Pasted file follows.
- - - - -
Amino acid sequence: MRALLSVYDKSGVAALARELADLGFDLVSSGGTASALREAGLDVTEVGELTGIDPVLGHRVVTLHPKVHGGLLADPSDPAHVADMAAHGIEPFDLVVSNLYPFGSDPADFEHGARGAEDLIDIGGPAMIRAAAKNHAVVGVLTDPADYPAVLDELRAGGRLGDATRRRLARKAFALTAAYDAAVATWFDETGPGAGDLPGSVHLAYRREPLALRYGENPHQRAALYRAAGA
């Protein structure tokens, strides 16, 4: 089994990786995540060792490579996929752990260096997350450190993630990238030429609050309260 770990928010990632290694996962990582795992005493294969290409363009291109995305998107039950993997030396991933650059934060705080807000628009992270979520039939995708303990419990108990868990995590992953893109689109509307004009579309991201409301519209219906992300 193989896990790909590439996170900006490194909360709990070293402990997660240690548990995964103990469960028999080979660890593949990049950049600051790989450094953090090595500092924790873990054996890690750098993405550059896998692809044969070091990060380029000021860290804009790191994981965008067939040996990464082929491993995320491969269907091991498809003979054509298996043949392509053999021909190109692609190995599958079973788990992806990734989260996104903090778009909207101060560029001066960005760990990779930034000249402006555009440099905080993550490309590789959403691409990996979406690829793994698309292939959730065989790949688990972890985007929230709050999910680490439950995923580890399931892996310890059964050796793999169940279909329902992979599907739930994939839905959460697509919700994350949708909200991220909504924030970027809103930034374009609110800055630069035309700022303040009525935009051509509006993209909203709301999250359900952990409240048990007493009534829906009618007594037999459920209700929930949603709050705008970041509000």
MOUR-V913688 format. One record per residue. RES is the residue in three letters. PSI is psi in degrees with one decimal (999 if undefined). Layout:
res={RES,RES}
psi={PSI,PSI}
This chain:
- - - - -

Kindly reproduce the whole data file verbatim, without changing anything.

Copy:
Amino acid sequence: MRALLSVYDKSGVAALARELADLGFDLVSSGGTASALREAGLDVTEVGELTGIDPVLGHRVVTLHPKVHGGLLADPSDPAHVADMAAHGIEPFDLVVSNLYPFGSDPADFEHGARGAEDLIDIGGPAMIRAAAKNHAVVGVLTDPADYPAVLDELRAGGRLGDATRRRLARKAFALTAAYDAAVATWFDETGPGAGDLPGSVHLAYRREPLALRYGENPHQRAALYRAAGA
């Protein structure tokens, strides 16, 4: 089994990786995540060792490579996929752990260096997350450190993630990238030429609050309260 770990928010990632290694996962990582795992005493294969290409363009291109995305998107039950993997030396991933650059934060705080807000628009992270979520039939995708303990419990108990868990995590992953893109689109509307004009579309991201409301519209219906992300 193989896990790909590439996170900006490194909360709990070293402990997660240690548990995964103990469960028999080979660890593949990049950049600051790989450094953090090595500092924790873990054996890690750098993405550059896998692809044969070091990060380029000021860290804009790191994981965008067939040996990464082929491993995320491969269907091991498809003979054509298996043949392509053999021909190109692609190995599958079973788990992806990734989260996104903090778009909207101060560029001066960005760990990779930034000249402006555009440099905080993550490309590789959403691409990996979406690829793994698309292939959730065989790949688990972890985007929230709050999910680490439950995923580890399931892996310890059964050796793999169940279909329902992979599907739930994939839905959460697509919700994350949708909200991220909504924030970027809103930034374009609110800055630069035309700022303040009525935009051509509006993209909203709301999250359900952990409240048990007493009534829906009618007594037999459920209700929930949603709050705008970041509000």
MOUR-V913688 format. One record per residue. RES is the residue in three letters. PSI is psi in degrees with one decimal (999 if undefined). Layout:
res={RES,RES}
psi={PSI,PSI}
This chain: